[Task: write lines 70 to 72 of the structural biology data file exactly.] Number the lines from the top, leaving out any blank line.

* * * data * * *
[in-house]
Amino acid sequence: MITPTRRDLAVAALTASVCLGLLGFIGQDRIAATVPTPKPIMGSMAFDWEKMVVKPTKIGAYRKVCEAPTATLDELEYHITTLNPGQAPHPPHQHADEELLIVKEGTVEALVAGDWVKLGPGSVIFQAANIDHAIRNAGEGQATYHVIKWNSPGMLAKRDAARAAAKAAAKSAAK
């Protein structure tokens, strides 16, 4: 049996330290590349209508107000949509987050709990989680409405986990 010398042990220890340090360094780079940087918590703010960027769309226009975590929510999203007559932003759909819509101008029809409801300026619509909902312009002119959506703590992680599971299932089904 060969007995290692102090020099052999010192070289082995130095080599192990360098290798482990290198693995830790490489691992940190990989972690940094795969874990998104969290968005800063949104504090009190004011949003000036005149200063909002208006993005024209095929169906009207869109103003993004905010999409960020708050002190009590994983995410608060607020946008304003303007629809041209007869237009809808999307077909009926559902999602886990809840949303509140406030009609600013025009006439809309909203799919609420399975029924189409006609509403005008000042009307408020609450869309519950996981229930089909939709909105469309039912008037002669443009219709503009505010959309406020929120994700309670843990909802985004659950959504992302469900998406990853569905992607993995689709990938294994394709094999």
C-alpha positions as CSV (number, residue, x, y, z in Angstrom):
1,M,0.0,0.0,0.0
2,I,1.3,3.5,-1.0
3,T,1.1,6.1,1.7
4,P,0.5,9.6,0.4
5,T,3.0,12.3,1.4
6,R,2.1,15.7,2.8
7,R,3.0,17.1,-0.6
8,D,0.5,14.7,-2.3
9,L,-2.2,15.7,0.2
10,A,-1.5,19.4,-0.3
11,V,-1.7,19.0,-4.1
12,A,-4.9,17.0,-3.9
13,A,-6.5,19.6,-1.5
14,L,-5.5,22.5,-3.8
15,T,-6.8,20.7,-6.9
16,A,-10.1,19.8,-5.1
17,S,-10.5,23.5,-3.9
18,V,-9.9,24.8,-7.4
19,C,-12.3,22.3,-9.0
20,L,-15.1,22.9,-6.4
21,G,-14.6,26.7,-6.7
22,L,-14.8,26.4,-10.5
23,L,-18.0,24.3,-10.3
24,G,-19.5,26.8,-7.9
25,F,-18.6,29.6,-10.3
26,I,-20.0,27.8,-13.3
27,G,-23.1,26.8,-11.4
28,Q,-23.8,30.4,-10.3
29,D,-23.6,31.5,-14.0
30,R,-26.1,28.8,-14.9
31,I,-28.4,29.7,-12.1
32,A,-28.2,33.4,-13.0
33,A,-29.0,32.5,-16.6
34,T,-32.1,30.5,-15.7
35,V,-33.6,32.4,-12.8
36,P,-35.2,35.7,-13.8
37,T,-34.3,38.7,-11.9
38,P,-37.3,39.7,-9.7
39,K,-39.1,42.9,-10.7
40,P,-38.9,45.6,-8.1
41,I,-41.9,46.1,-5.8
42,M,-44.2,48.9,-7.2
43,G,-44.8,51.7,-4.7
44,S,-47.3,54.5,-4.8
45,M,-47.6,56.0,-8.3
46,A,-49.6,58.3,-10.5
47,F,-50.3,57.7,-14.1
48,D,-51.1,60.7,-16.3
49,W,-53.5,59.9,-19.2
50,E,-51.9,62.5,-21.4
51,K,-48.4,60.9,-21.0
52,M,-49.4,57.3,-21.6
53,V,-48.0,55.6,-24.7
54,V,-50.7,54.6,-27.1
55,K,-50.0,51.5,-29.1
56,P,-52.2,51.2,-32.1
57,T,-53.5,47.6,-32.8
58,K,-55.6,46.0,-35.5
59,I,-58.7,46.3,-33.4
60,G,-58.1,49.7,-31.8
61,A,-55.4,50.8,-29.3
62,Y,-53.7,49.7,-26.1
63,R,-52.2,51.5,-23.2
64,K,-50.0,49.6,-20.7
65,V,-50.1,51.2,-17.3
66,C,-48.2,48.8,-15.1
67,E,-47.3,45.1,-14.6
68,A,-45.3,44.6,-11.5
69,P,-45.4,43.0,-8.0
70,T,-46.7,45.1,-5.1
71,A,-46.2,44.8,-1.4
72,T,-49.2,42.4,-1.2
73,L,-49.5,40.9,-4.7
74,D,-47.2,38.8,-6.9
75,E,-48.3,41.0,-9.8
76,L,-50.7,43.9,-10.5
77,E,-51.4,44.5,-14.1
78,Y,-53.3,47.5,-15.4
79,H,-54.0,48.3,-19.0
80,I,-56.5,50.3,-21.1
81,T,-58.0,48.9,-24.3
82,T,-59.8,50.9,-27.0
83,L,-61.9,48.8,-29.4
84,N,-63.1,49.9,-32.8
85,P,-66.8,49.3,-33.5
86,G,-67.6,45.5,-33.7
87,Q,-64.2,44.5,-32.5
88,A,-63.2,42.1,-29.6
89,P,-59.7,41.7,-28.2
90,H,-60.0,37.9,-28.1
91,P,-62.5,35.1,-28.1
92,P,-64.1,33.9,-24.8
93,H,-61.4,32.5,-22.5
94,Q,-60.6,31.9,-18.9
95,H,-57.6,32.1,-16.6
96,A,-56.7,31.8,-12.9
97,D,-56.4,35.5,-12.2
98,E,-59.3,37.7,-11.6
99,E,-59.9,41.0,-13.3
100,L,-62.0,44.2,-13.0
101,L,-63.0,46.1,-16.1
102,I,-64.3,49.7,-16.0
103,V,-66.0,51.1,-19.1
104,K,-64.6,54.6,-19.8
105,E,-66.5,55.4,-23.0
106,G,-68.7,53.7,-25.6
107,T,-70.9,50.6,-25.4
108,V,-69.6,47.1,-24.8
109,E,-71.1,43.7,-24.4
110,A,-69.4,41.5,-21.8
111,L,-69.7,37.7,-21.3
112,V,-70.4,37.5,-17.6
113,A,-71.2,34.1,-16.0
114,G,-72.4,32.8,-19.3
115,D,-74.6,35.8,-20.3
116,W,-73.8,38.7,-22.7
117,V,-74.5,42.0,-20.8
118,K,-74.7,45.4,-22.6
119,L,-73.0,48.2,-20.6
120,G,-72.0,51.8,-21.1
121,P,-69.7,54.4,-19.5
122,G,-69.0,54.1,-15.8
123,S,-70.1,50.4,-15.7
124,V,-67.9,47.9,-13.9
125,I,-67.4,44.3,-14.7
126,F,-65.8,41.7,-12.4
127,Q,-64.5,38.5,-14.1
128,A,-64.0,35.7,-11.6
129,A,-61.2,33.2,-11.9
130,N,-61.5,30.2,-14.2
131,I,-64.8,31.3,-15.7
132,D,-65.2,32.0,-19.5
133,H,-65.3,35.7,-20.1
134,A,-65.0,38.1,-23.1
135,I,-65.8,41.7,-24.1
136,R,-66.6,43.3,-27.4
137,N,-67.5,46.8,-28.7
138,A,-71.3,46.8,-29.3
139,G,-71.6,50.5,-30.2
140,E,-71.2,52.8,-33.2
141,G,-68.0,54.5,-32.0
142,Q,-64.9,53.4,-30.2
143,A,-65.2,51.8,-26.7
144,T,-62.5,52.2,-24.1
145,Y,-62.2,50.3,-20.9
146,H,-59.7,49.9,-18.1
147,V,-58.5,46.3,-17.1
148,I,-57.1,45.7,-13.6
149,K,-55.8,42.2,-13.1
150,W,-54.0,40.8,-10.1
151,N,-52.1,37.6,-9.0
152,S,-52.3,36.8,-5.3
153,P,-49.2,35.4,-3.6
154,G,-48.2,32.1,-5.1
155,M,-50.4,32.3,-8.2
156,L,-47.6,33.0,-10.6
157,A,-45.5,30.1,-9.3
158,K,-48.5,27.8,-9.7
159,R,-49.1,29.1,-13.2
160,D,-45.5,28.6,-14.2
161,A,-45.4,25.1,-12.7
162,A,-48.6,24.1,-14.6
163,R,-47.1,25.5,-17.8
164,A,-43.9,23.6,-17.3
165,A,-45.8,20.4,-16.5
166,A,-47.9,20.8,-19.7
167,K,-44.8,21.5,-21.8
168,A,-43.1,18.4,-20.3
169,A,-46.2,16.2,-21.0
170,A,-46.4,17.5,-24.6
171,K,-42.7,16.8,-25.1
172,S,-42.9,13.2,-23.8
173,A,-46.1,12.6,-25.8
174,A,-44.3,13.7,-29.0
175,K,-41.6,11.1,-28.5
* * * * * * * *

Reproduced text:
66,C,-48.2,48.8,-15.1
67,E,-47.3,45.1,-14.6
68,A,-45.3,44.6,-11.5